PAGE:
today. He has had an invitation from the Little Drummer Boy's younger brother to attend Older Persons' Day.
He went to school as the guest for the Little Drummer Boy's Older Persons' Day too.
When I was a kitten it was Mothers' Day and sometimes grandmothers came too - except that they didn't do that for me in the same way. My parents were some of the teachers so they were never there in my classroom looking at my work and admiring the art work on the wall and the odd things on the nature science table and listening to me caterwaul along with every other kitten.
If my teacher needed to talk about me (almost never) or my siblings (again, almost never) I assume they did it in the staff room at morning tea time. According to the Senior Cat my worst sin was being caught reading a book when I should have been listening to something else - usually something I already knew or had done. It isn't that I was particularly well behaved but that being well behaved was less bother.
I wonder now about those Mothers' Day and then Parents' Day visits. It was mostly the mothers who came because, back then, not nearly as mothers went to work. Some of them worked part-time. Others went back to work when their children were old enough to go to and from school alone. There were "latch-key" kids who actually went home to an empty house. They were allowed to help themselves to a snack if they wanted it and then they headed out to play in the street or in someone else's yard if it was raining. They knew when to go home because someone's mother would tell them or someone passing would tell them the time. Their mothers might or might not come to Mothers' Day but almost every mother did and I know that local businesses where mothers did work expected to give the mother in question a couple of hours away from whatever she was working at. It was considered to be the right thing to do.
I don't imagine the teachers even knew whether the mothers went to work or not unless something went wrong and the parent needed to be contacted. Then there would be the trip to the school office. The records would be looked up and, if the family had the phone on, then the mother would be called. Where we lived at the time only about half the families, if that, even had a phone.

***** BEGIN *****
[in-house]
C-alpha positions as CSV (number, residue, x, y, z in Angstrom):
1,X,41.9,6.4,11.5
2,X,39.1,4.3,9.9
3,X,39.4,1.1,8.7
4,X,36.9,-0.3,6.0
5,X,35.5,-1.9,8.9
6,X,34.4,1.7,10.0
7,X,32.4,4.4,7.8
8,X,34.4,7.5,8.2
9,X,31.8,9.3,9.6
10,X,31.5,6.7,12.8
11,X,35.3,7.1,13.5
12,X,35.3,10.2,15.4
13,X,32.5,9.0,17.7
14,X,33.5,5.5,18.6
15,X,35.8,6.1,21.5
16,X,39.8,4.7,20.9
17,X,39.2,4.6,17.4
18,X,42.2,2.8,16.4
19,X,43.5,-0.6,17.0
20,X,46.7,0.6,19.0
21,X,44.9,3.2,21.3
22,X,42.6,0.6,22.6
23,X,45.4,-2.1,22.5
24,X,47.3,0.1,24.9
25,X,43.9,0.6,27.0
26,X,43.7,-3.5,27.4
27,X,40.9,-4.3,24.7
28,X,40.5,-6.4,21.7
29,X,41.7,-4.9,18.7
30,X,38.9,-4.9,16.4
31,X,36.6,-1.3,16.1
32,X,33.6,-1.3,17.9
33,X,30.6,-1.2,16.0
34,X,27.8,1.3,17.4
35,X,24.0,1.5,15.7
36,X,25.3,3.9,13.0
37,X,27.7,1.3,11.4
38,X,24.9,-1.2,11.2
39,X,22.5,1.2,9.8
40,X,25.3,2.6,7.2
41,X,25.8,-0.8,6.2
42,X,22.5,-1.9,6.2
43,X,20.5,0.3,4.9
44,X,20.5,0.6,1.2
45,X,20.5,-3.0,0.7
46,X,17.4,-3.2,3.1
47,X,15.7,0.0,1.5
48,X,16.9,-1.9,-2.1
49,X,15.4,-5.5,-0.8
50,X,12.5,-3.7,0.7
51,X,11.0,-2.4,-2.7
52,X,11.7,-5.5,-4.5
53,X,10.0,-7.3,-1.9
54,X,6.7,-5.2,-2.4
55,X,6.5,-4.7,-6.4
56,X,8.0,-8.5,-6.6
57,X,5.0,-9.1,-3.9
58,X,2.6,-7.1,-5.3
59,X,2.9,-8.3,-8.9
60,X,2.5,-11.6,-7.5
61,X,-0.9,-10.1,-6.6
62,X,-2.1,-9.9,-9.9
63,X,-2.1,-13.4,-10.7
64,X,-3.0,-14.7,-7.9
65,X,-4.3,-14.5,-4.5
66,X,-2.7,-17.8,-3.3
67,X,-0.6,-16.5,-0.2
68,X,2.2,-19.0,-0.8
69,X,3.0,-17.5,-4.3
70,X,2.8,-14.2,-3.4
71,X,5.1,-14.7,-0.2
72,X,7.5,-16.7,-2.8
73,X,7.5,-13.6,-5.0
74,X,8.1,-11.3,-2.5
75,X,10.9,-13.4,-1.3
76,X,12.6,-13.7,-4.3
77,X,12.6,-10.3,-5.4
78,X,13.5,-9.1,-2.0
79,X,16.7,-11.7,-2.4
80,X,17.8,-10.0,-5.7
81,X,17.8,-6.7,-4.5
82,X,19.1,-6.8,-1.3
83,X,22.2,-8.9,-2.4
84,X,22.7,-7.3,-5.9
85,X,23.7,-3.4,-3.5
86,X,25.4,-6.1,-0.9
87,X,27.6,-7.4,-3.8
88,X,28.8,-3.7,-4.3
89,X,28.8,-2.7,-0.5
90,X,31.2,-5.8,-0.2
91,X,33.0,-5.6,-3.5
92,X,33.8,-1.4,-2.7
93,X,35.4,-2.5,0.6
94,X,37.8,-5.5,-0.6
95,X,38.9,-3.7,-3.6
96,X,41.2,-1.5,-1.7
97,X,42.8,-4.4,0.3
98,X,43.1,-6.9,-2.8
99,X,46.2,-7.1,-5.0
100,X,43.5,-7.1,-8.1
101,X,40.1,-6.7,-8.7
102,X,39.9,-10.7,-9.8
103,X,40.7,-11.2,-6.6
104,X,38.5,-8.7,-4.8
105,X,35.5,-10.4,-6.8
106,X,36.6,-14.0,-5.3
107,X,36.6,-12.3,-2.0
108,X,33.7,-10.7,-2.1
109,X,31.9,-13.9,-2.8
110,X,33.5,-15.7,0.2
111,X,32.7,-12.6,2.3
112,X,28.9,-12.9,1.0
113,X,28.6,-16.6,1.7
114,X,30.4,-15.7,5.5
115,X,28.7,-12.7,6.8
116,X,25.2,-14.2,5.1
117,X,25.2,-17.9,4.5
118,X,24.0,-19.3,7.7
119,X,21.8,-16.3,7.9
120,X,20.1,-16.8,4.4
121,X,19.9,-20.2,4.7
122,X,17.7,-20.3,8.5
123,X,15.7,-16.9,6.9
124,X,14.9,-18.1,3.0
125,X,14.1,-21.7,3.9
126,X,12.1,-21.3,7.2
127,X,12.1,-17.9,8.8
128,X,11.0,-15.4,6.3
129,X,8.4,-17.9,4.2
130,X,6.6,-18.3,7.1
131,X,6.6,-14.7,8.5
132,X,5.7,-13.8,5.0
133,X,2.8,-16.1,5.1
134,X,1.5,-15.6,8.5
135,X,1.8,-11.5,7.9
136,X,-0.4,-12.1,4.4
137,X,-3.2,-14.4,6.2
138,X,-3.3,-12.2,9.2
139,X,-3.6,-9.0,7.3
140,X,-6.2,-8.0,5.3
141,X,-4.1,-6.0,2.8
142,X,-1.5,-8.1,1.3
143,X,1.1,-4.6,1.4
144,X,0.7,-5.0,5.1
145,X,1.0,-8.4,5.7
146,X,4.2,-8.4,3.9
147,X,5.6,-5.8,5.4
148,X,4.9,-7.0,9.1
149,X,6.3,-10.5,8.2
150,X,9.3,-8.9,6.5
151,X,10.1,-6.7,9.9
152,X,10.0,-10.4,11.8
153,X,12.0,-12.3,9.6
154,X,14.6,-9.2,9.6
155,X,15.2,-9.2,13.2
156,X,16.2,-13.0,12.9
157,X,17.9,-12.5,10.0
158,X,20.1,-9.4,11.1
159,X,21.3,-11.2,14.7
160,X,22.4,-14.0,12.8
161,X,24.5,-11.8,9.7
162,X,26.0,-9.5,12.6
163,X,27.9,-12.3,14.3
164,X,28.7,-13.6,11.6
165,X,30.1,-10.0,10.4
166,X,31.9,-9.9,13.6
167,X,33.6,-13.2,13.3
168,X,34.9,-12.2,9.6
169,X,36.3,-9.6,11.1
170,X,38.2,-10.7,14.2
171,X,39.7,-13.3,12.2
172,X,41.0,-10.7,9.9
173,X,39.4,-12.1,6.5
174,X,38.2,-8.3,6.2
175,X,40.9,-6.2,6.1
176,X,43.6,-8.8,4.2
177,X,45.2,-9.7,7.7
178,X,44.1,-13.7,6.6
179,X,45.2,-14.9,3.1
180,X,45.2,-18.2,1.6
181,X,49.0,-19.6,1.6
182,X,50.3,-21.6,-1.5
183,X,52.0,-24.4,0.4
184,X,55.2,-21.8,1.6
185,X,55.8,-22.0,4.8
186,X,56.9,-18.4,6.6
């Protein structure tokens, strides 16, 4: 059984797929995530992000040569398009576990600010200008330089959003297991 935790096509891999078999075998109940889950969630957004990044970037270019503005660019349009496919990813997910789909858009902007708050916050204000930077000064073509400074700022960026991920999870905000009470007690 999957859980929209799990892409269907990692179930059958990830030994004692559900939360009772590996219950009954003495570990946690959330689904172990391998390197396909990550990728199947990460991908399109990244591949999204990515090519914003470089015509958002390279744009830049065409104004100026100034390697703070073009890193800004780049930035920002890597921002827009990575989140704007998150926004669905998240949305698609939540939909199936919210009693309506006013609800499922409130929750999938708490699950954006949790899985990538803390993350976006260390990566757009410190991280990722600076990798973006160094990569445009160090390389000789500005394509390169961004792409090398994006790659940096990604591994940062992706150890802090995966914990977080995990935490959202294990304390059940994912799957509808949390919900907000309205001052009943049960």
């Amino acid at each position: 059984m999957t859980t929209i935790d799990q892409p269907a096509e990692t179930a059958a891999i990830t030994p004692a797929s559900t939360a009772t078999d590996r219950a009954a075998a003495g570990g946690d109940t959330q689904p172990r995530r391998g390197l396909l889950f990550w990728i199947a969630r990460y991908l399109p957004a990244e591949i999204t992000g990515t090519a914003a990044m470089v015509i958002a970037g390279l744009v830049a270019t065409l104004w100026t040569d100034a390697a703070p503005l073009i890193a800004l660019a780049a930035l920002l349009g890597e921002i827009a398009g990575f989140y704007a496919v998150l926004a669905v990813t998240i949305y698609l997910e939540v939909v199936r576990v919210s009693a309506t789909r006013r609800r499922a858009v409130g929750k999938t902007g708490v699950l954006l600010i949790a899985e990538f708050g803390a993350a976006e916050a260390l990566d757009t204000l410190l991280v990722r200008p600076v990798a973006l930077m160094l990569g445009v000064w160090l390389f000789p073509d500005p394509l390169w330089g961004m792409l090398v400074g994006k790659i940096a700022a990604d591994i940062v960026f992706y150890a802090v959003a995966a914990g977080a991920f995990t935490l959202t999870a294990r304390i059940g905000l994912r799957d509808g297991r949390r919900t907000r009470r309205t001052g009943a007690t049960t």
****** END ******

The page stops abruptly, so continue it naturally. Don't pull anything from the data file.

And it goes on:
Now there are multiple means of contact - landline, mobile, text, e-mail. There is "before school care" and "after school care" and the "school holiday programme". Children are not permitted to go to and from school alone until they, at very least, are in the upper primary school - and then only if there will be an adult there and the route is considered "safe". We are constantly advised of all the dangers and about how to keep children "safe".
I will be interested to see what the Senior Cat thinks this time. He was impressed with the Little Drummer Boy's teacher last time. He thought the classroom was a good learning environment.
But, like me, he thinks that his generation and mine had a better childhood in many ways. He walked to and from school alone at the age of five - across two quite busy roads and a railway line. He took responsibility for a friend who had petit-mal seizures from the time he was six. He roamed the streets and went down to the beach with his brother for hours on end.
My siblings and I were out and about too. I rode my tricycle to school from the start. It was about a mile and a half each way. I crossed many roads and the railway line. We knew about "stranger danger" but there were many more people out on foot too so perhaps we were safer.
I wonder how the Little Drummer Boy and his brother will remember Older Persons' Day because there is no Mothers' Day or Parents' Day now. It is Parents' Night - and you just, according to the mother of the Little Drummer Boy, "queue up to see the teacher for five minutes each".
That's not the same as showing your mother why you had to find the mulberry leaves for the silk worms on the nature science table.